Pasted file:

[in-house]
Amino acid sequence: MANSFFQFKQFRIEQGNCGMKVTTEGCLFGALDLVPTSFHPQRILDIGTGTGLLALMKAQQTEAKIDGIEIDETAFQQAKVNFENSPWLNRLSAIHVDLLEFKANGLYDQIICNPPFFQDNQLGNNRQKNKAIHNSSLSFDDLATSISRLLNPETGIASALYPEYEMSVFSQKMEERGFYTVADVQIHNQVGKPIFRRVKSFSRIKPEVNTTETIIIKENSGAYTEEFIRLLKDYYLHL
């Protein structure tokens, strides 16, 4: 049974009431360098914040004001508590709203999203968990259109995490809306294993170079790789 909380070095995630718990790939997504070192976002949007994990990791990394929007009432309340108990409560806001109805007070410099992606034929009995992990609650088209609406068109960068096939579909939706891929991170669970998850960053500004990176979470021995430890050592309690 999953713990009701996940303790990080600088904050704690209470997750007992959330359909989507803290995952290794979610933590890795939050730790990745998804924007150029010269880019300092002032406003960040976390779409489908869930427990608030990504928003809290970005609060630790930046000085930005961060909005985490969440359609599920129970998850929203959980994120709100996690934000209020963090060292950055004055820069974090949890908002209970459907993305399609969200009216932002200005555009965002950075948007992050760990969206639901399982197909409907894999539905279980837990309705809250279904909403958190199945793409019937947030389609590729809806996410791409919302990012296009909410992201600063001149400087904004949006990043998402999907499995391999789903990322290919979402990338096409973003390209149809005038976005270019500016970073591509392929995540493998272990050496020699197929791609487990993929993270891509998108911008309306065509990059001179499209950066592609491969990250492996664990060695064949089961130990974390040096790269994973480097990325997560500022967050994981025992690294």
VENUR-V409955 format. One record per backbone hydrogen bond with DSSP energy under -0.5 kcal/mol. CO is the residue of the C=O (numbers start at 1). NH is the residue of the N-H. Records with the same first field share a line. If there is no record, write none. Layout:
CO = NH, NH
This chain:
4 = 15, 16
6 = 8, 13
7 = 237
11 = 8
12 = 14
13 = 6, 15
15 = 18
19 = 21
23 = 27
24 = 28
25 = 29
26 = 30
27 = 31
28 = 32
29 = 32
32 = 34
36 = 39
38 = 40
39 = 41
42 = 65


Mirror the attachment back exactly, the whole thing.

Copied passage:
[in-house]
Amino acid sequence: MANSFFQFKQFRIEQGNCGMKVTTEGCLFGALDLVPTSFHPQRILDIGTGTGLLALMKAQQTEAKIDGIEIDETAFQQAKVNFENSPWLNRLSAIHVDLLEFKANGLYDQIICNPPFFQDNQLGNNRQKNKAIHNSSLSFDDLATSISRLLNPETGIASALYPEYEMSVFSQKMEERGFYTVADVQIHNQVGKPIFRRVKSFSRIKPEVNTTETIIIKENSGAYTEEFIRLLKDYYLHL
């Protein structure tokens, strides 16, 4: 049974009431360098914040004001508590709203999203968990259109995490809306294993170079790789 909380070095995630718990790939997504070192976002949007994990990791990394929007009432309340108990409560806001109805007070410099992606034929009995992990609650088209609406068109960068096939579909939706891929991170669970998850960053500004990176979470021995430890050592309690 999953713990009701996940303790990080600088904050704690209470997750007992959330359909989507803290995952290794979610933590890795939050730790990745998804924007150029010269880019300092002032406003960040976390779409489908869930427990608030990504928003809290970005609060630790930046000085930005961060909005985490969440359609599920129970998850929203959980994120709100996690934000209020963090060292950055004055820069974090949890908002209970459907993305399609969200009216932002200005555009965002950075948007992050760990969206639901399982197909409907894999539905279980837990309705809250279904909403958190199945793409019937947030389609590729809806996410791409919302990012296009909410992201600063001149400087904004949006990043998402999907499995391999789903990322290919979402990338096409973003390209149809005038976005270019500016970073591509392929995540493998272990050496020699197929791609487990993929993270891509998108911008309306065509990059001179499209950066592609491969990250492996664990060695064949089961130990974390040096790269994973480097990325997560500022967050994981025992690294």
VENUR-V409955 format. One record per backbone hydrogen bond with DSSP energy under -0.5 kcal/mol. CO is the residue of the C=O (numbers start at 1). NH is the residue of the N-H. Records with the same first field share a line. If there is no record, write none. Layout:
CO = NH, NH
This chain:
4 = 15, 16
6 = 8, 13
7 = 237
11 = 8
12 = 14
13 = 6, 15
15 = 18
19 = 21
23 = 27
24 = 28
25 = 29
26 = 30
27 = 31
28 = 32
29 = 32
32 = 34
36 = 39
38 = 40
39 = 41
42 = 65